Jesus Could Not Have Atoned for Our Sins

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https://www.facebook.com/CenterforTanakhBasedStudies?fref=ts
By: William J Jackson

Jesus Could Not Have Atoned for Our Sins.

Easter blots out Passover in our culture. It’s sad because YHVH said to remember His Passover from generation to generation (Exodus 12:14, 17, 24, 13:9-10, 2 Kings 23:21). However, in Christianity Easter is very important because the Christian messiah is credited for removing the sins of his followers( 1 Peter 1:18, 1 Corinthians 6:20, Romans 6:18, 8:2 ). In short, Jesus, has taken the place of the Israelites sacrificial lamb. Ironically, the lamb in Exodus 12 was slaughtered for it’s blood to put on the doorframe so the angel of death would “Passover” (Pesach) the homes of believers. Call it a mark of faith. It seems, this lamb, has been tangled up with the lamb sacrificed for atonement. This sacrificial lamb would be talked about a year after the Passover and some 450 miles away (1) in the book of Leviticus chapter 4. The piece that makes Jesus important is the atoning for the sins of those who believe in him. What does the Tanakh (Old Testament) say about somebody paying your sins?

The Tanakh is pretty clear that everyone shall die of there own sins (Deuteronomy 24:16, Jeremiah 31:28-29, 2 Chronicles 25:4, 2 Kings 14:5-6), meaning no one can take that responsibility from us. The first time we see someone trying to interceded with their own life for somebody else’s sins is Moses. This happened right after the golden calf incident (Exodus 32:1-20). Moses went to YHVH to exchange his life for the Israelites who sinned (Exodus 32:31-32). YHVH was quick to turn him down by saying “…I will punish them for their sin” (Exodus 32:34). So not even Moses can blot out somebody else’s sin.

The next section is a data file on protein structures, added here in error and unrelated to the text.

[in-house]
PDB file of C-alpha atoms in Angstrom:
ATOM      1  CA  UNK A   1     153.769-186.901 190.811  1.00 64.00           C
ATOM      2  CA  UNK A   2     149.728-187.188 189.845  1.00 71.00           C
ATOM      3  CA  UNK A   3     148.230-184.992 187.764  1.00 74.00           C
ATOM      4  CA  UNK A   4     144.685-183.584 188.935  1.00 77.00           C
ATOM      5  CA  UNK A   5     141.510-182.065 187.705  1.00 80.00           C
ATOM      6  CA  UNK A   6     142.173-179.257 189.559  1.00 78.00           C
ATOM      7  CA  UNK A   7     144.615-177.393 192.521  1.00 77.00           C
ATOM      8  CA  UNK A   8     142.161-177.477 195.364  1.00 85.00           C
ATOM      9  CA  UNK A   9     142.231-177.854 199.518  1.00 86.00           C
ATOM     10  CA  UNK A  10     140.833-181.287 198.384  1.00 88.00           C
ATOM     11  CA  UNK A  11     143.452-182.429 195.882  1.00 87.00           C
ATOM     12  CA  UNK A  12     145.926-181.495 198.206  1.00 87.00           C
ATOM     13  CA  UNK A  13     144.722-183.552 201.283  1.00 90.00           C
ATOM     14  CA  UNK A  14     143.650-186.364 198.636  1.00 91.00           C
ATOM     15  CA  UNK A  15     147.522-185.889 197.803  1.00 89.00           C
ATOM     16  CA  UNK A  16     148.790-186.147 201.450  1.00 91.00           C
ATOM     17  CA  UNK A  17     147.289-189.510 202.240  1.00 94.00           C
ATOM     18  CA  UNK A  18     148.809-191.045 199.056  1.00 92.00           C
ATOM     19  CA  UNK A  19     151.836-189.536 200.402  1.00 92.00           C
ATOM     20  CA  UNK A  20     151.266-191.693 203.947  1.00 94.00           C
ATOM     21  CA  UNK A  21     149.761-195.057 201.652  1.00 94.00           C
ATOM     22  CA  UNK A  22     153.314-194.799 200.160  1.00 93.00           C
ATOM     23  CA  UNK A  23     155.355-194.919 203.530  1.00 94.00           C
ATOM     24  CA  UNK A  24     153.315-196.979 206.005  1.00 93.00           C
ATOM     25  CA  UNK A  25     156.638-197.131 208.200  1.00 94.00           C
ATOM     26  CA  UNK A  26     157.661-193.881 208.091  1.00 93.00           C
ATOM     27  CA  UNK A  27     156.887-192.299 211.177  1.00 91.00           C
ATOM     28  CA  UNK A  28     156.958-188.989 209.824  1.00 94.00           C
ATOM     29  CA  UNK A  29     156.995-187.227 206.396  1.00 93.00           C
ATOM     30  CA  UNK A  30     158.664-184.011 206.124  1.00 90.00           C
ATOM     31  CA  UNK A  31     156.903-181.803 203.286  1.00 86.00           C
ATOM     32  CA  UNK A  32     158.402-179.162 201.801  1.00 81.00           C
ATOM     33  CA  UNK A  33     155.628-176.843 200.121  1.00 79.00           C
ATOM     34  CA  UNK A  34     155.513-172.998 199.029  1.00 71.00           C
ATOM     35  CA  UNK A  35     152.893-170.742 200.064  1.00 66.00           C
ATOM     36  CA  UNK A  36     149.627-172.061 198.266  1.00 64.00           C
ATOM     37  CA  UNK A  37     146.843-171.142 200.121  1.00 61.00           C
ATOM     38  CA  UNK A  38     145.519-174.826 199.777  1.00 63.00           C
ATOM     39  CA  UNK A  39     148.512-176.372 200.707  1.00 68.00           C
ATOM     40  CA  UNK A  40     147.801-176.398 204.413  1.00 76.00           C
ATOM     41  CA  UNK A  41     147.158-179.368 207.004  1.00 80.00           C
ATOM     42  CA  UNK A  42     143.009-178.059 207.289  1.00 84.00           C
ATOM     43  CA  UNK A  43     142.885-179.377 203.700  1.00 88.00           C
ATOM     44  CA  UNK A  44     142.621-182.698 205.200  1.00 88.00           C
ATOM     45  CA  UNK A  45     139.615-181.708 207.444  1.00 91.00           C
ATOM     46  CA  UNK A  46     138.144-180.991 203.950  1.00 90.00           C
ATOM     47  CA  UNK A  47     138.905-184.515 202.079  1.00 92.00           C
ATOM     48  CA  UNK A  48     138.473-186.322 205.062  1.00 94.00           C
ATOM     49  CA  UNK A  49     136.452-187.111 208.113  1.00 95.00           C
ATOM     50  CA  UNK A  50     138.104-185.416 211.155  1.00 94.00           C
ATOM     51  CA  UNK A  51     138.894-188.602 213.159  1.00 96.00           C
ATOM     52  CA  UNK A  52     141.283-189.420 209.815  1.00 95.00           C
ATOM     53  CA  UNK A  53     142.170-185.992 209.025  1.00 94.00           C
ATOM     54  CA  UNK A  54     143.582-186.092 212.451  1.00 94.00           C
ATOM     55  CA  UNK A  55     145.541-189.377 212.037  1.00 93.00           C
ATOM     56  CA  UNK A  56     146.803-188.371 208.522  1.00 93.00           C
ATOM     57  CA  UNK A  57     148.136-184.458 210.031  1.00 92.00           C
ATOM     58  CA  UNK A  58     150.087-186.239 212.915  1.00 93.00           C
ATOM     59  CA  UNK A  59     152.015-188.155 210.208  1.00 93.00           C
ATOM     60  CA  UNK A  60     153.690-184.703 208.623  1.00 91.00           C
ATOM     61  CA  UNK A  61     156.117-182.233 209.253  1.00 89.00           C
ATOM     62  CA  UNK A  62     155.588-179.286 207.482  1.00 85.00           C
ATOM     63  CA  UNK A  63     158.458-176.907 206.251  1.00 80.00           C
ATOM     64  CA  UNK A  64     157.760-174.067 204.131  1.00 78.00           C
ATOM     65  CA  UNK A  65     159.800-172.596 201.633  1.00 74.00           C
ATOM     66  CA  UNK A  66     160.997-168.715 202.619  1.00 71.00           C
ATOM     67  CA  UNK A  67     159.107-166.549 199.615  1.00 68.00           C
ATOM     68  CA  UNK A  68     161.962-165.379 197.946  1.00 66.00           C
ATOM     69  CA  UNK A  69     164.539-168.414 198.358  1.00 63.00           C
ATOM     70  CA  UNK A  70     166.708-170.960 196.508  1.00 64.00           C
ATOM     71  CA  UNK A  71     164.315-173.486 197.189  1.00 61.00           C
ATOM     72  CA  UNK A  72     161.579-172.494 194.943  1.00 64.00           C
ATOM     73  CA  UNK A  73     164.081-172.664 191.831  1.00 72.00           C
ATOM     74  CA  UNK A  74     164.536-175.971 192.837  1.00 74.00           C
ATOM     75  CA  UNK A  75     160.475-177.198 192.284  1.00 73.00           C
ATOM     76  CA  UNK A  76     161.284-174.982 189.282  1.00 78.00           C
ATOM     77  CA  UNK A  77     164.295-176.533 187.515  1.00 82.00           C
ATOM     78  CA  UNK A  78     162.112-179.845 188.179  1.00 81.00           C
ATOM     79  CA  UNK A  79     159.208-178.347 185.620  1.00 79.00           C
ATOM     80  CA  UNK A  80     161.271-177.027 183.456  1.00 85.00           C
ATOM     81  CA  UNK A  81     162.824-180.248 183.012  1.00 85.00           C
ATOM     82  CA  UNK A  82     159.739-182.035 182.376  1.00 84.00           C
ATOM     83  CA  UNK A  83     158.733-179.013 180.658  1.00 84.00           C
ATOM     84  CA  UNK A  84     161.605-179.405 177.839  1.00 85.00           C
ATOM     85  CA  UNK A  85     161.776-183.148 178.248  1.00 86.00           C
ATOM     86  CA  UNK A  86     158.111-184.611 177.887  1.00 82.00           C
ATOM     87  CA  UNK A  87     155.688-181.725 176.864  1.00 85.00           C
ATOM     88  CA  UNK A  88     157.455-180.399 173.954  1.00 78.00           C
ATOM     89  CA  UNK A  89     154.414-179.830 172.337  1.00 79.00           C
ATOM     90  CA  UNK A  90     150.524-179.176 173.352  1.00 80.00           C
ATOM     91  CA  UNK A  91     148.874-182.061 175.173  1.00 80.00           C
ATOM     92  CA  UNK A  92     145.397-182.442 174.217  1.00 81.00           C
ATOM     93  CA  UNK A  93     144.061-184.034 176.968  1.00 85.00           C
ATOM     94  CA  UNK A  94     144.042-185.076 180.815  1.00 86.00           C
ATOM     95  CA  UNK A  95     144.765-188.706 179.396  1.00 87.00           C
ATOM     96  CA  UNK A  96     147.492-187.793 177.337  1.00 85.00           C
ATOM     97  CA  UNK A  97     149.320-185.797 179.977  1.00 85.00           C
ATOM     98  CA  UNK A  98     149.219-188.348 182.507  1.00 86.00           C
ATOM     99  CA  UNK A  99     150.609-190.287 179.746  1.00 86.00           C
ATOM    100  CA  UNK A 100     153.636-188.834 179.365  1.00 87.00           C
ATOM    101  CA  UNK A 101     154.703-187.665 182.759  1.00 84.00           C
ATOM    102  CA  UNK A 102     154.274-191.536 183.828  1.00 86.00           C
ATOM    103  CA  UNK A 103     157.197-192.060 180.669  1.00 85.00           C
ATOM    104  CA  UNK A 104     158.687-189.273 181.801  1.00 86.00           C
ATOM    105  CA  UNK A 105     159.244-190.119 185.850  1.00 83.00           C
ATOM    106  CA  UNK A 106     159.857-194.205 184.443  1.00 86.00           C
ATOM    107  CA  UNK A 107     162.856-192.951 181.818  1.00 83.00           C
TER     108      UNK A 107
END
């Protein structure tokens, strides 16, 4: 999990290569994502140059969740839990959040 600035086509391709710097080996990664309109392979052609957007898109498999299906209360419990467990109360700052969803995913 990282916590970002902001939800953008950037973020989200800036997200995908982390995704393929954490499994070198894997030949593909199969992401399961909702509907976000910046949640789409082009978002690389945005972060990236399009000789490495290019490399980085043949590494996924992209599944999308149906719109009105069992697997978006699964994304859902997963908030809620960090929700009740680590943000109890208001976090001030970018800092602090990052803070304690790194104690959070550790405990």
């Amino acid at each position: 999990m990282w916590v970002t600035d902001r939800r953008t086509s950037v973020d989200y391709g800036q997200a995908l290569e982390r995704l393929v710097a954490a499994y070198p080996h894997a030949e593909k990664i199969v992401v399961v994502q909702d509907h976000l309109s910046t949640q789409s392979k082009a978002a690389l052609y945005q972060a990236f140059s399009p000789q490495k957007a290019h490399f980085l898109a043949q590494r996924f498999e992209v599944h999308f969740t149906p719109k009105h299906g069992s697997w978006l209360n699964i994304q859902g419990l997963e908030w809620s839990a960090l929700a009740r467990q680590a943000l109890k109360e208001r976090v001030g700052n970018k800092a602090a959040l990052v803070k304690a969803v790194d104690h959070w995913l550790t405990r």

You see, us dealing with our sins is part of the growing process. Lets go back to the beginning when Adonai accepted Abel’s sacrifice and not Cain’s. If you remember, Cain became pretty angry (Genesis 4:4-5). So, Adonai counseled Cain on his attitude problem (Genesis 4:6). Adonai didn’t tell Cain that he would take his sin from him, He didn’t even tell Cain just to surrender his anger. Adonai told Cain to master over his sin (Genesis 4:7). Part of dealing with our sin is growing and maturing, so hopeful through our true repentance (teshuvah, 2), we move on. HaShem’s word tells us that the righteous man will fail again and again; but through YHVH’s word, he will prevail (Proverbs 24:16, Psalm 34:20, 37:24, Job 5:19). Life is a learning curve, we don’t just change we evolve. It’s not about handing over our responsibilities, it’s about battling and succeeding over sin.

Ezekiel 18 goes into pain staking detail explaining how each person is accountable for their own walk, and how we cannot assume anyone’s punishment or how they cannot assume ours. Life is not about the finish line, it’s about the journey. And we certainly cannot hand over the challenge of sin to a deity (Matthew 6:13, John 17:15, 1 John 3:8, Galatians 1:4). We, instead, look towards YHVH and His word for reassurance. As Rabbi Stuart Federow has said “The Bible is clear, and it is consistent: one person cannot die for the sins of another. In other words, the sins committed by one person cannot be wiped out by the punishment given to another” (3).

References:

(1) Google Maps, Cairo, Cairo Governorate, Egypt to Jabal Mousa

(2) TESHUVAH (Repentance) Handout, Biblical Heritage Center

(3) Rabbi Stuart Federow, Jews believe that one person’s death
cannot atone for the sins of another, What Jews believe

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